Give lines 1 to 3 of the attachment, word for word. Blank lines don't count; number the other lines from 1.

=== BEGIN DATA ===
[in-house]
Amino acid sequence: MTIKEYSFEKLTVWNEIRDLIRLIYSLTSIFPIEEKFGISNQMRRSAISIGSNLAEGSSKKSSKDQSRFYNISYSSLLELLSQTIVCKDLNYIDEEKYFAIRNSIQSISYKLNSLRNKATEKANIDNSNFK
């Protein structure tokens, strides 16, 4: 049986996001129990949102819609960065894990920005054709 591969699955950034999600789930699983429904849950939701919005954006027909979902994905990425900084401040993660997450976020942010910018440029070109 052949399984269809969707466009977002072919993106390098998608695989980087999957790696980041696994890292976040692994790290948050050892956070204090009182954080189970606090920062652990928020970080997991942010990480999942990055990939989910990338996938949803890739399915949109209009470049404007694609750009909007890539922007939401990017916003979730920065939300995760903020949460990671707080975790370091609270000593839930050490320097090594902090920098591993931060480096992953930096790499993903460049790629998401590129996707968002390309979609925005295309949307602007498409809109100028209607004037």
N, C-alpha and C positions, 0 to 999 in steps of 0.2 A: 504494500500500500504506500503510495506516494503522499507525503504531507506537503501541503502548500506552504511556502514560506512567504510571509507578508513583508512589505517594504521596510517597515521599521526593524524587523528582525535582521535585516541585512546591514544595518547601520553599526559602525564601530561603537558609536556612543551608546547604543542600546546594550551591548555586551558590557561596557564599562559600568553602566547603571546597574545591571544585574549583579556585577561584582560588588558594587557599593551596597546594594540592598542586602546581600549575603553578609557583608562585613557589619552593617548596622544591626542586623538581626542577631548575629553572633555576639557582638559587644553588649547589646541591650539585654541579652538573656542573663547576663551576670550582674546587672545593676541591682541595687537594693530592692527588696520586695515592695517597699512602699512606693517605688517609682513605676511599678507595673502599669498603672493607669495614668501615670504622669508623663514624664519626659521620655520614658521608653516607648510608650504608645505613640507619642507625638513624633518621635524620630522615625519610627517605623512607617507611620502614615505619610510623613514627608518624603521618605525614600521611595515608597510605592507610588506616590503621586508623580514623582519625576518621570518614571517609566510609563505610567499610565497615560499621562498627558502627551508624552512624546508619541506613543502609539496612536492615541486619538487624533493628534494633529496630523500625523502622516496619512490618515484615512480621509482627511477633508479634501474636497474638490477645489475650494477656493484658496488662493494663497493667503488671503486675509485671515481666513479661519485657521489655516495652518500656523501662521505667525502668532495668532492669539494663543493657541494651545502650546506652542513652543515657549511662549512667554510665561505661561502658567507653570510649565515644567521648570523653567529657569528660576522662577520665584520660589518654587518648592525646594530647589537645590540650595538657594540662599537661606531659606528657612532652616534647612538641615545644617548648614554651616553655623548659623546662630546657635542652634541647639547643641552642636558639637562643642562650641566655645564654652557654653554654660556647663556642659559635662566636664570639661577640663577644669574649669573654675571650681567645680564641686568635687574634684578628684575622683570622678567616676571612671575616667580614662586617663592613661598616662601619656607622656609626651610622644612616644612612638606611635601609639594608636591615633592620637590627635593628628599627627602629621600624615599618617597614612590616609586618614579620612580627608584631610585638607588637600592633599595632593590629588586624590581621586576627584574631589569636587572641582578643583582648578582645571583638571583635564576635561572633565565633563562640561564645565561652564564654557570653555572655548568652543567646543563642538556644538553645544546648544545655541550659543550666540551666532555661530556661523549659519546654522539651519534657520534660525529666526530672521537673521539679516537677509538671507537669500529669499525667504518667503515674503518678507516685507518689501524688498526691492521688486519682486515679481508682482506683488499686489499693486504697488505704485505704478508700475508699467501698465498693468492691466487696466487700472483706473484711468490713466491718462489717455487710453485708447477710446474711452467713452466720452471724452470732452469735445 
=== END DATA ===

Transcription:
[in-house]
Amino acid sequence: MTIKEYSFEKLTVWNEIRDLIRLIYSLTSIFPIEEKFGISNQMRRSAISIGSNLAEGSSKKSSKDQSRFYNISYSSLLELLSQTIVCKDLNYIDEEKYFAIRNSIQSISYKLNSLRNKATEKANIDNSNFK
């Protein structure tokens, strides 16, 4: 049986996001129990949102819609960065894990920005054709 591969699955950034999600789930699983429904849950939701919005954006027909979902994905990425900084401040993660997450976020942010910018440029070109 052949399984269809969707466009977002072919993106390098998608695989980087999957790696980041696994890292976040692994790290948050050892956070204090009182954080189970606090920062652990928020970080997991942010990480999942990055990939989910990338996938949803890739399915949109209009470049404007694609750009909007890539922007939401990017916003979730920065939300995760903020949460990671707080975790370091609270000593839930050490320097090594902090920098591993931060480096992953930096790499993903460049790629998401590129996707968002390309979609925005295309949307602007498409809109100028209607004037």